Home > Sport > Football
Thursday July 3, 2014 MYT 2:52:17 AM
Thursday July 3, 2014 MYT 2:53:16 AM
by erik kirschbaum
SANTO ANDRE Brazil (Reuters) - Germany have not played well at times in the World Cup and the weaknesses are being critically analysed and discussed internally, assistant coach Andreas Koepke said on Wednesday.
"Obviously not everything has been ideal so far and we’re aware of that," Koepke told reporters when asked about the withering criticism back home and in the media about the team’s struggles against Algeria, the United States, Ghana.
"And we don’t beat around the bush about that in our internal discussions," he added.
"These things are being addressed internally because we know if we don’t address them we clearly won’t advance further."
Ahead of Germany’s quarter-final against France in Rio de Janeiro on Friday, Koepke said he had ignored the critical media coverage as the three-times world champions have struggled since a dazzling 4-0 opening win over Portugal.
"Believe it or not, I don’t read any newspapers and that’s a good thing," said Koepke.
"As far as all the experts out there and their opinions are concerned: if I talked to five experts, I’d get five different opinions about what the line-up should be.
"We have to decide what’s best. We can’t let ourselves be pressured. We’ve already got enough pressure on us."
Koepke, who added the players have enjoyed seeing television pictures of huge public viewing gatherings back in Germany, said the criticism being heaped on the team was due largely to the extremely poor first half against Algeria.
"I think the negative comments are coming from everything being reduced to our first half against Algeria," he said of the 2-1 round of 16 win in extra time after a scoreless 90 minutes.
"I think we improved in the second half and in extra time," he said. "There are going to matches like that in tournaments. There’s no question about it that we have to improve. And we will improve."
Koepke, Germany’s goalkeeper in their last tournament victory at the 1996 European Championship, said every German team that won a major title had had poor matches on the way.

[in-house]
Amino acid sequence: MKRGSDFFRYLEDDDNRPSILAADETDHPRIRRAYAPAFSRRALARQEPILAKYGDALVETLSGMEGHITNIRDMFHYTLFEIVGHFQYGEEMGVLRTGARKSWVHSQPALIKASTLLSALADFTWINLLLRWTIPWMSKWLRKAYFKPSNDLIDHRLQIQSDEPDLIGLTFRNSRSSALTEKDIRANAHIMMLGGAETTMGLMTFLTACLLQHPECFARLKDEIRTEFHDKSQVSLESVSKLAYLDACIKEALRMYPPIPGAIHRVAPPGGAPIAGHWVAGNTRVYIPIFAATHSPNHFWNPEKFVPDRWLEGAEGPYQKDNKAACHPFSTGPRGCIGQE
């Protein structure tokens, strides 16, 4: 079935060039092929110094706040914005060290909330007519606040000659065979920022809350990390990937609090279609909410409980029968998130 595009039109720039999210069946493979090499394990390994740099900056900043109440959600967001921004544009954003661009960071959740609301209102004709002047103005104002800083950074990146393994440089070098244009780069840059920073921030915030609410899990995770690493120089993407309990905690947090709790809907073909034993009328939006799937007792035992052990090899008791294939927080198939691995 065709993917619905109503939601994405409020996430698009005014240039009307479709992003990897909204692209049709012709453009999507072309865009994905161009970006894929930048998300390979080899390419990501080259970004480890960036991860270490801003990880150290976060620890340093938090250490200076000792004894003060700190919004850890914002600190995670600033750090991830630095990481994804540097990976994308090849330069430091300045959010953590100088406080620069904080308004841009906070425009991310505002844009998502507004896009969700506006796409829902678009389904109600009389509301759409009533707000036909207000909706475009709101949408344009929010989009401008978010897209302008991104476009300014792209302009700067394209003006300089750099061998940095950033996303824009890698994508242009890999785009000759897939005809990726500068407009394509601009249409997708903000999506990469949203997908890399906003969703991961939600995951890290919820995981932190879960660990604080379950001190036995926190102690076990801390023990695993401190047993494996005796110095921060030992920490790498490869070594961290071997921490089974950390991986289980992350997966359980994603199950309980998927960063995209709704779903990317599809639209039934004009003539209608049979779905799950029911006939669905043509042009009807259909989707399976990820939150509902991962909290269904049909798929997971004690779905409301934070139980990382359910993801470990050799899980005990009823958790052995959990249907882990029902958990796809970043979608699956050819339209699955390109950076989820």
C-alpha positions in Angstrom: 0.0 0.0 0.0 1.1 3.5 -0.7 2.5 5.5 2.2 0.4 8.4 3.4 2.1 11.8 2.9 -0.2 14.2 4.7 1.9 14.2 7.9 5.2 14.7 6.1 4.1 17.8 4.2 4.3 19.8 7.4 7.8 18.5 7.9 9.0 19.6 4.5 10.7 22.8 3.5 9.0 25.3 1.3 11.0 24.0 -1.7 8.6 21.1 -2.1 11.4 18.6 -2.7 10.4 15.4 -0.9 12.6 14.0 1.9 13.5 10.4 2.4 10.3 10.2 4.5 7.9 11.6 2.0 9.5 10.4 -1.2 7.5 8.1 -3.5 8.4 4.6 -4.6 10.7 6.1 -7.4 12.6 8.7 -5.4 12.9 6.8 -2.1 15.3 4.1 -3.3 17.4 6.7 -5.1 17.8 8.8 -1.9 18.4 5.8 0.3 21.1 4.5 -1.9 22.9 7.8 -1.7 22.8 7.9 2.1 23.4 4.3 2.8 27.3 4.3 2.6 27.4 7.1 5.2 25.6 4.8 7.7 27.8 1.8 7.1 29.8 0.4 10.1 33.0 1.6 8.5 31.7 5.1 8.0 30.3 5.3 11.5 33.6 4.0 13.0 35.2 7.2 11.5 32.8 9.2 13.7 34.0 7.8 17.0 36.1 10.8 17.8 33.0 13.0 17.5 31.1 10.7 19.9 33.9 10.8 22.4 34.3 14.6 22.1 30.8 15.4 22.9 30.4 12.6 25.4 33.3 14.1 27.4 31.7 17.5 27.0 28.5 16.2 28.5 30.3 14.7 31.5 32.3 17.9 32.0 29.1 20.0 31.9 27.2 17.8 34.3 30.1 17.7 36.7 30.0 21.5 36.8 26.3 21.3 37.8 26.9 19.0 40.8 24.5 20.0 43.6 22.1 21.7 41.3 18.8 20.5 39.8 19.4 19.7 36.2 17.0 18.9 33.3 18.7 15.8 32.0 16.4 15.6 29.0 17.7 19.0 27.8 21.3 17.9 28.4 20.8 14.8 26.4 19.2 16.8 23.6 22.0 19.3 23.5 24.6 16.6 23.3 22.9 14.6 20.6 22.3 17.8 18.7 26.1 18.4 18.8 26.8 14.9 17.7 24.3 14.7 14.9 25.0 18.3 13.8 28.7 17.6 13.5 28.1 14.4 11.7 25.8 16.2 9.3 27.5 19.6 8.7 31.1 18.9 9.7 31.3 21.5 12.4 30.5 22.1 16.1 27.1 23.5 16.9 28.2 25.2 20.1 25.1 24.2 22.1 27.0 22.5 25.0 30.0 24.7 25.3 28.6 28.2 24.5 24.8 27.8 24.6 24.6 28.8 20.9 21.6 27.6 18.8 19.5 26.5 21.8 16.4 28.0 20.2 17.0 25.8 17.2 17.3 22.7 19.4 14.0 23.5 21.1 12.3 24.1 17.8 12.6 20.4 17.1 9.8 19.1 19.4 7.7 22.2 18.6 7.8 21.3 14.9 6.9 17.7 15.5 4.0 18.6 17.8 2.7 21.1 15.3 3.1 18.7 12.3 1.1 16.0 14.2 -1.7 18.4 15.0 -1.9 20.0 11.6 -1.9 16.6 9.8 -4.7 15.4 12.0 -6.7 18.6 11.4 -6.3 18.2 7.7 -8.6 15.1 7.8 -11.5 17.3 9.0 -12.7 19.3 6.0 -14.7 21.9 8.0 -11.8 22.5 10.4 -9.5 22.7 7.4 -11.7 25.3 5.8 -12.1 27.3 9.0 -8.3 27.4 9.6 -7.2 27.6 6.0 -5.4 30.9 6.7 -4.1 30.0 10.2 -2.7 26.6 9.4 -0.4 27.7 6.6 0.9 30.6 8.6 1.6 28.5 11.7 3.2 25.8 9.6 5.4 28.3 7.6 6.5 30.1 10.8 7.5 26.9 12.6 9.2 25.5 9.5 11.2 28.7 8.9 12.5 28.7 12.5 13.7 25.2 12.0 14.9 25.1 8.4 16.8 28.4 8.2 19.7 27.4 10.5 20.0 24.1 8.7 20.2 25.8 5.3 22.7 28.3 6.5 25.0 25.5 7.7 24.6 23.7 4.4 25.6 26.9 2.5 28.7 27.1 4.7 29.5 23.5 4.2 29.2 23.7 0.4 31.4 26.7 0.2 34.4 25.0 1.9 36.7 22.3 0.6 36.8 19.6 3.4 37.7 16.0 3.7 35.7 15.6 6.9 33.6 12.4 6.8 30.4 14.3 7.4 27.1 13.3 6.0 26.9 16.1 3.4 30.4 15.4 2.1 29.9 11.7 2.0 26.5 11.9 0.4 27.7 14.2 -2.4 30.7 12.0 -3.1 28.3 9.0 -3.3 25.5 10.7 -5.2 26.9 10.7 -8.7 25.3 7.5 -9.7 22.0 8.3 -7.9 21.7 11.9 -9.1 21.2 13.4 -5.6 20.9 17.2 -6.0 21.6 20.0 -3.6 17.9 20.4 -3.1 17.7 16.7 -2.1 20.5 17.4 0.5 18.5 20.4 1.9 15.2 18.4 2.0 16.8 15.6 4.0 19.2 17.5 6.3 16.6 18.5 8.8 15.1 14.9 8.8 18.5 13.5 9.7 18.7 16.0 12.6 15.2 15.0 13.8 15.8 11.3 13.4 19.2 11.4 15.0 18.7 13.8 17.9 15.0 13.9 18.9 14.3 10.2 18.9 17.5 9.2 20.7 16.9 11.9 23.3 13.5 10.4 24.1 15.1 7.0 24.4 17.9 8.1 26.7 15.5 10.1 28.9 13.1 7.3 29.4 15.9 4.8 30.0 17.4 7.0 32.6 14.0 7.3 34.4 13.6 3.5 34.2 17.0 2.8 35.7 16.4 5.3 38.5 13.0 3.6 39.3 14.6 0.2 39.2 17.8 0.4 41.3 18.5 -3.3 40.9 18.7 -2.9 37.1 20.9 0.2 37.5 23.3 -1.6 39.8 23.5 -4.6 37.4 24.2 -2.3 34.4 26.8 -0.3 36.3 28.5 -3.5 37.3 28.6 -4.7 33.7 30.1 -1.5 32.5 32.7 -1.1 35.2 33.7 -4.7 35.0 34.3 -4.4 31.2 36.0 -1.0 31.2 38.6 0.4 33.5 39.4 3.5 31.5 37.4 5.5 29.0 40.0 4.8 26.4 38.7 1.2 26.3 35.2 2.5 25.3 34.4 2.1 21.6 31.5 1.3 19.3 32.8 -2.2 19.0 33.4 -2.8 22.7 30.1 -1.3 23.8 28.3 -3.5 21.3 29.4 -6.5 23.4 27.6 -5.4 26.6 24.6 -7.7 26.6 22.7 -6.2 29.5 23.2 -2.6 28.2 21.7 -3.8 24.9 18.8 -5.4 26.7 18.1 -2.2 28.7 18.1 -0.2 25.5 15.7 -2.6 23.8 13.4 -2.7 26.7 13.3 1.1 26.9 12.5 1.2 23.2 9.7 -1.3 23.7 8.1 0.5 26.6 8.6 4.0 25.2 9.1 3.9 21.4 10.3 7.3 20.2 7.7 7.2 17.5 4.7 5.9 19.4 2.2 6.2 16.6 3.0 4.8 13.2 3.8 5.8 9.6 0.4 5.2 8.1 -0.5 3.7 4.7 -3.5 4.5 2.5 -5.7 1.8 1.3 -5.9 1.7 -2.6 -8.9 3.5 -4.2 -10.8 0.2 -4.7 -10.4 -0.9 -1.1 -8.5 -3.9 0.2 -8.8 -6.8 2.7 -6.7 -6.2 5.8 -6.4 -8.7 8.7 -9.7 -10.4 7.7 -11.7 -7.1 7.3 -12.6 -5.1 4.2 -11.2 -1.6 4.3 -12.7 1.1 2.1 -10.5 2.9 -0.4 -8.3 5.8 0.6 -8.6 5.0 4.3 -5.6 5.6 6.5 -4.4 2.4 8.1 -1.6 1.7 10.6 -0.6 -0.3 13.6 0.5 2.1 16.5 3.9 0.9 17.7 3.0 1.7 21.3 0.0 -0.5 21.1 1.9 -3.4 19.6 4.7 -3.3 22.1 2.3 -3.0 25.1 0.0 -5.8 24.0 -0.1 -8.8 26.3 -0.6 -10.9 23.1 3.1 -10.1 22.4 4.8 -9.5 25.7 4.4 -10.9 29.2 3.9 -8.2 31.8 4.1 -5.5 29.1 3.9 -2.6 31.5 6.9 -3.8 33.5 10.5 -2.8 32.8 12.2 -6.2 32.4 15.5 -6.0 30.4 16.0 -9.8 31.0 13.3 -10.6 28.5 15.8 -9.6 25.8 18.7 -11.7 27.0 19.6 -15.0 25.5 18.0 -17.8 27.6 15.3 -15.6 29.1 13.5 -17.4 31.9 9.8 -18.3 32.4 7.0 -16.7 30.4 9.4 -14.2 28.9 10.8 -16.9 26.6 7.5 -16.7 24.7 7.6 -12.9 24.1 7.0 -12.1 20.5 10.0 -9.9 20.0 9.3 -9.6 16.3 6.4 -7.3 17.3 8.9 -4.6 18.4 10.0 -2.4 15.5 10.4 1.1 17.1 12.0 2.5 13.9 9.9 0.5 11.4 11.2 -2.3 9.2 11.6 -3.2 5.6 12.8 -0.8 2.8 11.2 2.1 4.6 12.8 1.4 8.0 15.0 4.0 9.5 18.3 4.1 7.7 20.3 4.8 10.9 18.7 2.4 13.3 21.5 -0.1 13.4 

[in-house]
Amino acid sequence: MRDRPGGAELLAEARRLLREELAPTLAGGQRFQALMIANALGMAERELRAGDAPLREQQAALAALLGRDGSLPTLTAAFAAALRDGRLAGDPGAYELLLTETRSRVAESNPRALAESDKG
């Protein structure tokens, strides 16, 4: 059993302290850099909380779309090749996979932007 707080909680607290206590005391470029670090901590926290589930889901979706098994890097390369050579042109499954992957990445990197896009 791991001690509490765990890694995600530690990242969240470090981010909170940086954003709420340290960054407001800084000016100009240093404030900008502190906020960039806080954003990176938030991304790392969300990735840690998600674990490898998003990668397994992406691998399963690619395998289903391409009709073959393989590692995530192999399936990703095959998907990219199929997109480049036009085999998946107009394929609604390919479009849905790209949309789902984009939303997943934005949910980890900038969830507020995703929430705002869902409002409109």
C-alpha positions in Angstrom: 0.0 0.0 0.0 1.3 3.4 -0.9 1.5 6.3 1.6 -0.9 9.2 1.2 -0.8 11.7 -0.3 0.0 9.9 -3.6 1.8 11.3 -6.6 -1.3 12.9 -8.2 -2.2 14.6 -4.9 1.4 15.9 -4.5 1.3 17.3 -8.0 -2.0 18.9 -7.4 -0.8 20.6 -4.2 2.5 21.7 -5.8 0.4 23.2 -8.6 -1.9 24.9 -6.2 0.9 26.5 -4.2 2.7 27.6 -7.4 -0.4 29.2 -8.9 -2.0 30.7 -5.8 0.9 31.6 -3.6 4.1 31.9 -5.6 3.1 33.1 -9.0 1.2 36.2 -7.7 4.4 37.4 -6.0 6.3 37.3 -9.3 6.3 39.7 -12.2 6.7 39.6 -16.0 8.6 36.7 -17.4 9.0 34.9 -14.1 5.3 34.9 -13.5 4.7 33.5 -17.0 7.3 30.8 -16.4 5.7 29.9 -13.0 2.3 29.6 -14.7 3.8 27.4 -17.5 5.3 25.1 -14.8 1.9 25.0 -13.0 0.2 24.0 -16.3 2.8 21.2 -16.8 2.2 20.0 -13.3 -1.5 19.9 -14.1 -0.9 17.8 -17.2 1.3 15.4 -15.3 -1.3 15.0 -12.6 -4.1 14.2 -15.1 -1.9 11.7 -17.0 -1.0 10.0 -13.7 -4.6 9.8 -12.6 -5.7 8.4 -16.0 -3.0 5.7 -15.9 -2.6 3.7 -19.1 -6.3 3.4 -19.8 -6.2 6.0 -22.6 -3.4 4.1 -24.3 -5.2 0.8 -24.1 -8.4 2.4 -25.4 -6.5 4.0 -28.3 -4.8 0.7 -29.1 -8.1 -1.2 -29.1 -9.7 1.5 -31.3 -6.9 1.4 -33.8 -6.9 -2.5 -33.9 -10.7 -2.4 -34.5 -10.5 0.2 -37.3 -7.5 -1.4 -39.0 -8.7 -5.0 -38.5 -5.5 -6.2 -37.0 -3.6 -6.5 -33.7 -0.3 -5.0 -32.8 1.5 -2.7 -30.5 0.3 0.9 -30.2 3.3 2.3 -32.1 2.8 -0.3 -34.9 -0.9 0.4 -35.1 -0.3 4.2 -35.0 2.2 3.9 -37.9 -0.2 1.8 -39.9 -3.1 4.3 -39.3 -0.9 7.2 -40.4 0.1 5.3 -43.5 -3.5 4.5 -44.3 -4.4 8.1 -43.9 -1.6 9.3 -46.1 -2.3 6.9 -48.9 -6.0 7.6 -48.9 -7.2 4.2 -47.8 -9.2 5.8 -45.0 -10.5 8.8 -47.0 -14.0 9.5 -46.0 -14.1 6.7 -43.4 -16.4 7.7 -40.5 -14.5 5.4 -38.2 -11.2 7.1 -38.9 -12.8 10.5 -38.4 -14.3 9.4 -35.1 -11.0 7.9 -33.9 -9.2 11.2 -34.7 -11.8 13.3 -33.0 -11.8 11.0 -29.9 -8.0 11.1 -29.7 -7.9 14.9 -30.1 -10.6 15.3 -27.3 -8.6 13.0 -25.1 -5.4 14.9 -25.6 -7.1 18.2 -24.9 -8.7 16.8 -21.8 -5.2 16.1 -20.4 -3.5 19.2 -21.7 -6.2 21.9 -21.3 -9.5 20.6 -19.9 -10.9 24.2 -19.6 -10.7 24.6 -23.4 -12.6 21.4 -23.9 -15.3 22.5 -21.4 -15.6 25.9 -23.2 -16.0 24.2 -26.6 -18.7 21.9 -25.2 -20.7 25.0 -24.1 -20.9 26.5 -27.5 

"Even in 1990, everyone thinks we just marched through to win the World Cup," he said. "But there were matches on the edge, matches that weren’t so good. Look what happened in the end."
Germany had two wins and a draw at the group stage, and only narrowly beat the Netherlands and Czech Republic en route to beating England on penalties in the semi-final and Argentina 1-0 in the final thanks to a late penalty.
"I’m expecting us to have a really good match in Rio and that we’re going to stay in the tournament for as long as possible," he said.
Goalkeeper Manuel Neuer also said Germany had not played to their potential.
"We’re not content with our performance yet either but I think at the end of the day we’ve deserved to win every match so far and winning is what matters here," he said.
(Editing by Ed Osmond)
Dein and Reid call for introduction of English winter break
Chelsea not a one-man band, says City boss Pellegrini
Injury and illness hit Arsenal defence against Dortmund
Don't make Ozil a scapegoat, warns Arsenal boss
Soccer-Rodgers upset by England's treatment of Sturridge
Szczesny lengthens Arsenal's list of red card offenders
Drama and controversy reign at Asian Games
Leverkusen ease past Benfica 3-1 to bounce back
Police wary of Pahang after bitter past experience
Serbia manager Advocaat axes misfits Subotic and Ljajic
Bayern Munich yearn for more clinical finish
New roof for SK St Teresa multi-purpose hall
Good turnout at inaugural Muay Thai event
Amazon to sell packaged food and beverages in India: Economic Times
Copyright © 1995-2014 Star Publications (M) Bhd (Co No 10894-D)